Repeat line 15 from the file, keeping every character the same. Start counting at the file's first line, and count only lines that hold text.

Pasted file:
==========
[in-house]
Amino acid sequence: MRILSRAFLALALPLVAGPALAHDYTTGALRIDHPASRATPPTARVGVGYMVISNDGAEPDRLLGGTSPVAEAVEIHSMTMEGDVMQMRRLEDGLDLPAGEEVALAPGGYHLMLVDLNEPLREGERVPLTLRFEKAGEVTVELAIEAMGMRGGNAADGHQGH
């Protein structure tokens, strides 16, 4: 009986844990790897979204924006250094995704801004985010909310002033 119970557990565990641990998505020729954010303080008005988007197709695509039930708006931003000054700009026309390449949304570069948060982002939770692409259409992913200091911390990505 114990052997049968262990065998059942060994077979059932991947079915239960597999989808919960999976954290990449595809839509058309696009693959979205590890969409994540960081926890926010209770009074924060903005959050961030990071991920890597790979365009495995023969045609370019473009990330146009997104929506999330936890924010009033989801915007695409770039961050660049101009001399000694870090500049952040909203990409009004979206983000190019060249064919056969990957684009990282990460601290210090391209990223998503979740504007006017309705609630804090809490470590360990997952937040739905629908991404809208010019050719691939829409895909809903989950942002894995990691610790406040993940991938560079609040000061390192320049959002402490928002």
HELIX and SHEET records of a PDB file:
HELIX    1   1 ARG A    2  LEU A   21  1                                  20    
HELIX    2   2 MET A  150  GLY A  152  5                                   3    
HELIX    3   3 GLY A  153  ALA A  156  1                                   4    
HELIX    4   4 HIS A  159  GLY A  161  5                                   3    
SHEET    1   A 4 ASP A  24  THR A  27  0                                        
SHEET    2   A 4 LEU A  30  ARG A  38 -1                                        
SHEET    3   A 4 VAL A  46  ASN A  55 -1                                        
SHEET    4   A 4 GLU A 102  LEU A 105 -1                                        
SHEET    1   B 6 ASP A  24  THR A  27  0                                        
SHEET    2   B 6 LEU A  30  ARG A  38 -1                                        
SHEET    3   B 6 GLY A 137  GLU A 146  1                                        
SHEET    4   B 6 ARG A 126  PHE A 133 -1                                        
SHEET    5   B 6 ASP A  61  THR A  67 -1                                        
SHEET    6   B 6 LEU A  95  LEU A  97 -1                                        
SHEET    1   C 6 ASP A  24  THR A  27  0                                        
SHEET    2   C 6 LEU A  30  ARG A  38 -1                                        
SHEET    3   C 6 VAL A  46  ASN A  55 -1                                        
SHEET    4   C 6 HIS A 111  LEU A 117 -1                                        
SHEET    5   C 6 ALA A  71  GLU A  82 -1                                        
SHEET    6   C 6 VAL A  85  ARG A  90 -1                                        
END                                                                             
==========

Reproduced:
SHEET    3   B 6 GLY A 137  GLU A 146  1                                        